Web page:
# An introduction to Hidato (also known as Hidoku)

Note: this is not in conjunction with my Minesweeper puzzles

In all honesty, I don't know why I decided to look up this type of puzzle since I also have never heard about it, and there doesn't appear to be any puzzles on here mentioning it, so I don't know why I looked it up.

From Wikipedia:

Hidato (Hebrew חידאתו, originating from the Hebrew word Hida = Riddle), also known as "Hidoku", is a logic puzzle game invented by Dr. Gyora M. Benedek, an Israeli mathematician. The goal of Hidato is to fill the grid with consecutive numbers that connect horizontally, vertically, or diagonally.

From the section "About the Puzzle":

In Hidato, a grid of cells is given. It is usually square-shaped, like Sudoku or Kakuro, but it can also include hexagons or any shape that forms a tessellation. It can have inner holes (like a disc), but it has to be made of only one piece.

## What is the goal of Hidato?

To fill the grid with a series of consecutive numbers adjacent to each other orthogonally or diagonally. All tiles are required to be filled in.

"In every Hidato puzzle the smallest and the highest numbers are given on the grid. There are also other given numbers on the grid (with values between the smallest and the highest) to help direct the player how to start the solution and to ensure that Hidato has a single solution."

However, the above conditions of the smallest or highest numbers sometimes are relaxed. When they are, only the numbers are given, not their position on the grid.

Every well-formed Hidato puzzle has a unique solution. A Hidato puzzle intended for human solvers should have a solution that can be found through logic and deductions. However, it is possible for there to be difficult puzzles, even of small size.

You can find plenty of well-formed Hidato puzzles here

# The puzzle (Created in Google Docs)

Difficulty: ★☆☆☆☆

Note: To get the green checkmark, you must solve this puzzle and show the process through which you solved it.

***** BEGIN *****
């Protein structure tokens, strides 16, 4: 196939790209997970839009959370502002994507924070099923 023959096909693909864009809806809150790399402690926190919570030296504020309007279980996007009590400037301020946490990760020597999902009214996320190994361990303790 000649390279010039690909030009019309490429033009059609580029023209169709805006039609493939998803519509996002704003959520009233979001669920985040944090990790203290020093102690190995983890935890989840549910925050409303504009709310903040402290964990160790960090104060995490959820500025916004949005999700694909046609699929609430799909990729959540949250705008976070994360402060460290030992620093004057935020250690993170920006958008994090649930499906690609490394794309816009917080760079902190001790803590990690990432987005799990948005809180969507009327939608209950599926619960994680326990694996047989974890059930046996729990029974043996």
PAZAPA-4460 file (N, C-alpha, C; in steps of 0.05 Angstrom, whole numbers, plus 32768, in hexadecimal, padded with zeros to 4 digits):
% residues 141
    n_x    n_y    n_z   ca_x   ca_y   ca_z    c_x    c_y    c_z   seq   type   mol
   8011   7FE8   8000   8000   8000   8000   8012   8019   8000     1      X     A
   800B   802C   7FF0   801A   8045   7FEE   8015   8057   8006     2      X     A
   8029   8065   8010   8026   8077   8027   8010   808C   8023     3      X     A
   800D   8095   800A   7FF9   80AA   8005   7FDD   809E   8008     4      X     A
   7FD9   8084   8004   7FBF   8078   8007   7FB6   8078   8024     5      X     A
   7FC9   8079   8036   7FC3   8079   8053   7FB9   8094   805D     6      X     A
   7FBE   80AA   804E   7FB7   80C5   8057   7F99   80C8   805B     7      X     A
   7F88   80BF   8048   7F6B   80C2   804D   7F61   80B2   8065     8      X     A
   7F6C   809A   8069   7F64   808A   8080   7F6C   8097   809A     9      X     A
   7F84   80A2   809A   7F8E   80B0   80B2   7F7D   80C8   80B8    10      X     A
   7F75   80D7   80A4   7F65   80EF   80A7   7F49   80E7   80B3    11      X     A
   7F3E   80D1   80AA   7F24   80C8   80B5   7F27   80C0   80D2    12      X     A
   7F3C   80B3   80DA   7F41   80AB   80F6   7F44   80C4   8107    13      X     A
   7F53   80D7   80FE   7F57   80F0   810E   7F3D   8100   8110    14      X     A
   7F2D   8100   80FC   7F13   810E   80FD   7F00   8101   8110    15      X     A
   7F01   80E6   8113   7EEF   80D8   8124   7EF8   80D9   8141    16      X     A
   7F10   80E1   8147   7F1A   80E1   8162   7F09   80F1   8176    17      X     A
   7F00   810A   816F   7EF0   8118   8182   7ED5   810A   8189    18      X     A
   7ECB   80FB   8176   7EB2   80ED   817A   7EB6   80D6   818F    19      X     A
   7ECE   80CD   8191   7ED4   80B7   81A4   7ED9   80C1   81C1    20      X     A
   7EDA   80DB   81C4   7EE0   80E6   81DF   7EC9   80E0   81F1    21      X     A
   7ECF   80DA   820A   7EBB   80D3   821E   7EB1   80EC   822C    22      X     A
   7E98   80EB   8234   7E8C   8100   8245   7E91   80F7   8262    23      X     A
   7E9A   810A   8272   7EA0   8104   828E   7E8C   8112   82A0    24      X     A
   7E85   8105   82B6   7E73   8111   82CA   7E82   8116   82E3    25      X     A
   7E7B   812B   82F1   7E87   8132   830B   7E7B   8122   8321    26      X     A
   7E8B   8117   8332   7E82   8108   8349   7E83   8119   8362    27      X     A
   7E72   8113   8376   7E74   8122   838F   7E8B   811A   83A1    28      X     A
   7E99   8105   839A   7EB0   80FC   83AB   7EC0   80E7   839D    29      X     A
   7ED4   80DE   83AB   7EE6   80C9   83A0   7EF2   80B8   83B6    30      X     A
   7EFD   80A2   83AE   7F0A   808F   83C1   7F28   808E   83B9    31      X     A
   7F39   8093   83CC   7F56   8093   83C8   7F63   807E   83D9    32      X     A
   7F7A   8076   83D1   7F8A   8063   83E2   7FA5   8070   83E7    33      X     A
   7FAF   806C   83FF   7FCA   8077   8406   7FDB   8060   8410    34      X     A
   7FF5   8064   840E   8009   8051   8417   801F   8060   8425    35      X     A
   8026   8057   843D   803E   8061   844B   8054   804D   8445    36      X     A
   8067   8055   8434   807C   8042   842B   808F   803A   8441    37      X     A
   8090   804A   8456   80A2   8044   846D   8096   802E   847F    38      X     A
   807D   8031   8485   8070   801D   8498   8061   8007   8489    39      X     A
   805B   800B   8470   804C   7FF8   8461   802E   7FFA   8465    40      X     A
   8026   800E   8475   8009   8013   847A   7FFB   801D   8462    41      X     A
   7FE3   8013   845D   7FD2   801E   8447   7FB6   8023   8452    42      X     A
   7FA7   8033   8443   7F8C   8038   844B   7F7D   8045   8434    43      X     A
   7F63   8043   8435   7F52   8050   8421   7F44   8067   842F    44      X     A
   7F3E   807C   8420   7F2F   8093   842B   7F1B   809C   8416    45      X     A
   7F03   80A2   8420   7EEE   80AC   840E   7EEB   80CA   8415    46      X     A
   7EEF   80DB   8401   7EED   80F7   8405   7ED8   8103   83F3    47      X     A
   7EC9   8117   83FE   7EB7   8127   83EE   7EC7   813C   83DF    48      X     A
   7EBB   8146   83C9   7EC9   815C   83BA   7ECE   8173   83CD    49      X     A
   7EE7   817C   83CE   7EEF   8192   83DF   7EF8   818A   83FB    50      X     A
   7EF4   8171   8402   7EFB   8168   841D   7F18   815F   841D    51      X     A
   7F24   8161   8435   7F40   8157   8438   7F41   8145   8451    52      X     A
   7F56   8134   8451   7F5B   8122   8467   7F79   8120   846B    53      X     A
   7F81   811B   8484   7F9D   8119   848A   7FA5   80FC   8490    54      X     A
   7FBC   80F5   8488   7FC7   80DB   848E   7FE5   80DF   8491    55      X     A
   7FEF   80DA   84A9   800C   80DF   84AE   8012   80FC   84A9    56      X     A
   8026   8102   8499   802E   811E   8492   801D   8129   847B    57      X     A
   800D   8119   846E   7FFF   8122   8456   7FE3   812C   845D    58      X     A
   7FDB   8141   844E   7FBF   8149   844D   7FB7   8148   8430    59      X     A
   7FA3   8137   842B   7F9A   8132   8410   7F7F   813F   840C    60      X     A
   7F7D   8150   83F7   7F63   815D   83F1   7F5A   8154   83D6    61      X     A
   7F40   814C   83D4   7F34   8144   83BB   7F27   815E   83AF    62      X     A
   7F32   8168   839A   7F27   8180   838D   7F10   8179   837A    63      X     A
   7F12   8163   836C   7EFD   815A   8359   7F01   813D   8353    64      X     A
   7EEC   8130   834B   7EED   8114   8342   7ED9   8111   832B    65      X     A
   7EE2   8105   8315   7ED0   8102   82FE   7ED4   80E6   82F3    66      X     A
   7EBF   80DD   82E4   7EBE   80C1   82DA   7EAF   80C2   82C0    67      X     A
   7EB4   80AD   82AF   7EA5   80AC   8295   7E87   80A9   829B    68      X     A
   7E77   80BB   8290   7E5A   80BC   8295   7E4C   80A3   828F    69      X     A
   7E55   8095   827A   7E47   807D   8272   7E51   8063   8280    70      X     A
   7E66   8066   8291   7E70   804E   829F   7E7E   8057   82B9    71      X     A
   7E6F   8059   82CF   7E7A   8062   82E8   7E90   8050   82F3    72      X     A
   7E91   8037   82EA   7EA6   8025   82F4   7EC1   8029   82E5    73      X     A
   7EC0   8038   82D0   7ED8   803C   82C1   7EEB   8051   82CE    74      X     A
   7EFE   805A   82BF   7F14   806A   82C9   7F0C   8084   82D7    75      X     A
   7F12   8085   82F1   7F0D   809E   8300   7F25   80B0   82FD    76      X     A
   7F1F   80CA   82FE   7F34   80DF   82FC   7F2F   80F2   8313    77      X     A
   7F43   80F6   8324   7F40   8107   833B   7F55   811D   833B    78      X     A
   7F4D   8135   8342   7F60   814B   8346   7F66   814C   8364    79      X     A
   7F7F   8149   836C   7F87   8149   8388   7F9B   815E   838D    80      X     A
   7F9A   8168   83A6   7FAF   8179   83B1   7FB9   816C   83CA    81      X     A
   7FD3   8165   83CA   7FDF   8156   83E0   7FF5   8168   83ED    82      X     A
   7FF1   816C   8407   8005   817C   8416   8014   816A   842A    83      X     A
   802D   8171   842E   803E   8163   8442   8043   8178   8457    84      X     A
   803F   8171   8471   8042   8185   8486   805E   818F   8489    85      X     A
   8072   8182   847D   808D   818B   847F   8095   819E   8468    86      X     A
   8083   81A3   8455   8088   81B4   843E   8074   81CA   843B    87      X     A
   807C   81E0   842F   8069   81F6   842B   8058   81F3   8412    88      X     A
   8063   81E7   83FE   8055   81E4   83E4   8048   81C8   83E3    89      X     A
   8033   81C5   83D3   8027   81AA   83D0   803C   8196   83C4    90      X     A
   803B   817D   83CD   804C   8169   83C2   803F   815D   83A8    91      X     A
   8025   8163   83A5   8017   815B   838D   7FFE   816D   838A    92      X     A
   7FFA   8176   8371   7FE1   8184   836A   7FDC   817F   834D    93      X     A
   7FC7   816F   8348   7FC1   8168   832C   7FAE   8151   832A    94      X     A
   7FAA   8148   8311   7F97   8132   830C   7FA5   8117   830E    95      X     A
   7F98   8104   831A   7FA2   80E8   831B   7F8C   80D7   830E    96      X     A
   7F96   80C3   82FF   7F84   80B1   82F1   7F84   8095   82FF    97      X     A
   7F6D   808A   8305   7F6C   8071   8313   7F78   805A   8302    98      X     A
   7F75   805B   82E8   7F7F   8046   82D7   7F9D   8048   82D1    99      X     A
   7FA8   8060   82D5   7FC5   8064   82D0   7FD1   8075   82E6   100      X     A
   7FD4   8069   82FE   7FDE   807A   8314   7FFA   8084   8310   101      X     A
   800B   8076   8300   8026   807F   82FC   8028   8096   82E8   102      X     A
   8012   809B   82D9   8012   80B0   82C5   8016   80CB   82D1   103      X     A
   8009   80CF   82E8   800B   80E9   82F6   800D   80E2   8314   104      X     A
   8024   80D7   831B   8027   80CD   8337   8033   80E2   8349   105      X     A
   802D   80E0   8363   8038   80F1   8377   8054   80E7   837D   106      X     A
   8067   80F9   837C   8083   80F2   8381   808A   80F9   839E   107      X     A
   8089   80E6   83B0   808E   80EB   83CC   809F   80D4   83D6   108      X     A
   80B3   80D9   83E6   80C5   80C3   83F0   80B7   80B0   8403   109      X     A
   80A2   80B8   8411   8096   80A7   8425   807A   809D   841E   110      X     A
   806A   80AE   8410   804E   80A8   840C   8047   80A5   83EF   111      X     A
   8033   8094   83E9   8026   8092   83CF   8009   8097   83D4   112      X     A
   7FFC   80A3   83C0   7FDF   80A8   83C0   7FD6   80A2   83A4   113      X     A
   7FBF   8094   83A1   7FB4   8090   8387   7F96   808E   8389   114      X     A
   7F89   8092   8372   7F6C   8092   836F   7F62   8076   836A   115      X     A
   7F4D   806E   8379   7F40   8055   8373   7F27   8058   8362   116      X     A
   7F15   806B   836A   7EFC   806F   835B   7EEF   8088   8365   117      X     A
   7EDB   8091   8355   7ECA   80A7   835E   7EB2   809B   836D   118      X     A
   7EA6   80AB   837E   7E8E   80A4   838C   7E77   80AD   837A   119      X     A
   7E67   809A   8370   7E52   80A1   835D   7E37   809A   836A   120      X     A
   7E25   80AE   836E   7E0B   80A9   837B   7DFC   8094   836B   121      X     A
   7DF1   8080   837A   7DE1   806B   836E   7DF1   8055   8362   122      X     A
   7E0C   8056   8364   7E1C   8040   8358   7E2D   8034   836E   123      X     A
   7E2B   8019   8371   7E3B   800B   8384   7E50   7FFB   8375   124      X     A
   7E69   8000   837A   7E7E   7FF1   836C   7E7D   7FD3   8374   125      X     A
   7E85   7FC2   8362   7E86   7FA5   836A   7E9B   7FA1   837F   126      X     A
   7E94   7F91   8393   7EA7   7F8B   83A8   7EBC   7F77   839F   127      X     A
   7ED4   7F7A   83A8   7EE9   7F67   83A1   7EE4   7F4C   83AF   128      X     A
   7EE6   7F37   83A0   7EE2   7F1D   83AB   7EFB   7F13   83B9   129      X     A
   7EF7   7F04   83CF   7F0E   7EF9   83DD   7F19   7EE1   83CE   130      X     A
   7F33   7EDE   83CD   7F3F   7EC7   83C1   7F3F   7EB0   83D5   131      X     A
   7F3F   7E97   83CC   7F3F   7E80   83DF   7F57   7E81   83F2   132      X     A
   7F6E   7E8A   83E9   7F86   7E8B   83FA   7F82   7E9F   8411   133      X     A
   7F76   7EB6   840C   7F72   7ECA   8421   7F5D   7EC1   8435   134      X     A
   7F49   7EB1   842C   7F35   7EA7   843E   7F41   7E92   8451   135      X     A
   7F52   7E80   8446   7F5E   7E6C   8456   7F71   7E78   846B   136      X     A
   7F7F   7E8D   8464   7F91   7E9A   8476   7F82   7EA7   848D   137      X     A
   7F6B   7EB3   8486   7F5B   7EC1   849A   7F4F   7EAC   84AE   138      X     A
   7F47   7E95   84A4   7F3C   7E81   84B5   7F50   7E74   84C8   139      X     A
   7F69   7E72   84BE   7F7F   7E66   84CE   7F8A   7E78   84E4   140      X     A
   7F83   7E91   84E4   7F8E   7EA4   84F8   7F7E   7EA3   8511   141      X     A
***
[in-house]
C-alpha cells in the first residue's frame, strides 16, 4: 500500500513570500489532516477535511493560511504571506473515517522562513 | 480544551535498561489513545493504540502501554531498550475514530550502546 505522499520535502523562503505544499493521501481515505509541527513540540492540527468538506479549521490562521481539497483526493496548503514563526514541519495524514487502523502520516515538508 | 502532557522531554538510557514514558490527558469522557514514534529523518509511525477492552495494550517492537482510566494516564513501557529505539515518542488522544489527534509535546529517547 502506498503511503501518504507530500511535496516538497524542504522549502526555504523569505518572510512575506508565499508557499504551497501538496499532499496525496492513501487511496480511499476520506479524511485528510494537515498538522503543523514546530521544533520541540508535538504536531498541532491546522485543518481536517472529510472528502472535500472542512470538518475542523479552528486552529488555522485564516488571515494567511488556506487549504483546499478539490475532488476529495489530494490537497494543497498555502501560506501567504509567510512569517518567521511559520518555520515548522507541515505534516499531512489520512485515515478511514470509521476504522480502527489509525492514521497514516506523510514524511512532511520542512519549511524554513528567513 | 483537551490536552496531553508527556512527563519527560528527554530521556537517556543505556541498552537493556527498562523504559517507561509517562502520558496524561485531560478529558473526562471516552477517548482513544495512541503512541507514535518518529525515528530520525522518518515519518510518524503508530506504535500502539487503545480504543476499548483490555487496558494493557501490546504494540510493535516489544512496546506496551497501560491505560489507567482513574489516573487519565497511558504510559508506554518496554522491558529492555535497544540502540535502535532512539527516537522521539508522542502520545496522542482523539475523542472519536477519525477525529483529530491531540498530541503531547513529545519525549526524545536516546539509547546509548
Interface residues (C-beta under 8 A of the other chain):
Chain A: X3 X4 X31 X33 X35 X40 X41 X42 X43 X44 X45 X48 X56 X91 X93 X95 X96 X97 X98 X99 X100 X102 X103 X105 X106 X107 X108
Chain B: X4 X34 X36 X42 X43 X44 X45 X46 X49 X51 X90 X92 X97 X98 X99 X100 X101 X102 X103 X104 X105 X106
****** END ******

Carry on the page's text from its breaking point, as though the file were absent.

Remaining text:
• wait oh no there are two possible solutions (at least) whoops I'll update the image quick :\ Edit: looked at the solution, never mind Oct 31, 2023 at 17:29
• Actually, a Hidato puzzle has been posted here at least once before...
– Stiv
Oct 31, 2023 at 20:02
• @Stiv Yeah, realized that a bit too late. :\ Oct 31, 2023 at 20:08

Completed Grid:

Note: the answer is not unique. 20/33 can be interchanged and still yield a solution to the puzzle:

13 and 15 are both given, and only one cell touches them both, which must be 14. With this placed, we can look at how to get from 4 to 8. The 5 cannot go directly left or over the 4, since there is no chain of cells to reach 8. If the 5 goes northeast of 4, then all of 5, 6 and 7 must be orthogonal to the 15, which forces the 17 to go southwest of 16. But this would leave no path for the 17 to get out of the lower right corner. So the 5 must go southeast of the 4. This forces the 6 and 7, as well as the 9 and 10, filling out the lower right corner. The grid thus far:

Moving on:

Now there is only one place for the 17. If the 18 went northwest of the 17, then the cell north of 17 could only be 19, 33, or 35, but all of these are impossible since they would not be adjacent to 20, 32 or 36, respectively. Thus the 18 must go north of 17, which forces the 19 as well. The grid thus far:

In the twenties and thirties:

There are two places we could put 20, but moving further into the sequence, we are given all of the numbers from 21 to 26, and only have one path to get to the given 29. There is then one possible cell for 30.

Now to get from 31 to 34, 32 has to go east of 31, but there remain two possible cells for 33 to get from 32 to 34, which are the same two cells which could get us from 19 to 31. Now, the upper right corner cell must be 35 and the cell to its west 36. The grid thus far:

Jump around!

Since the cell north of 4 is neither 2 nor 3, we may now place the 2 and 3 . Bouncing back to the 38, we have only one possible placement for 39 and 40. Now jump to the 57 (the largest number in the puzzle). It must be adjacent to the 56, leaving one possible cell for the 55. This forces the locations of the 42 and 43, and the rest falls apart.

• Ah, so my puzzle wouldn't be considered a good Hidato puzzle (since it's required that it has a unique solution for it to be considered a good Hidato puzzle) but good job on solving the puzzle! Oct 31, 2023 at 17:59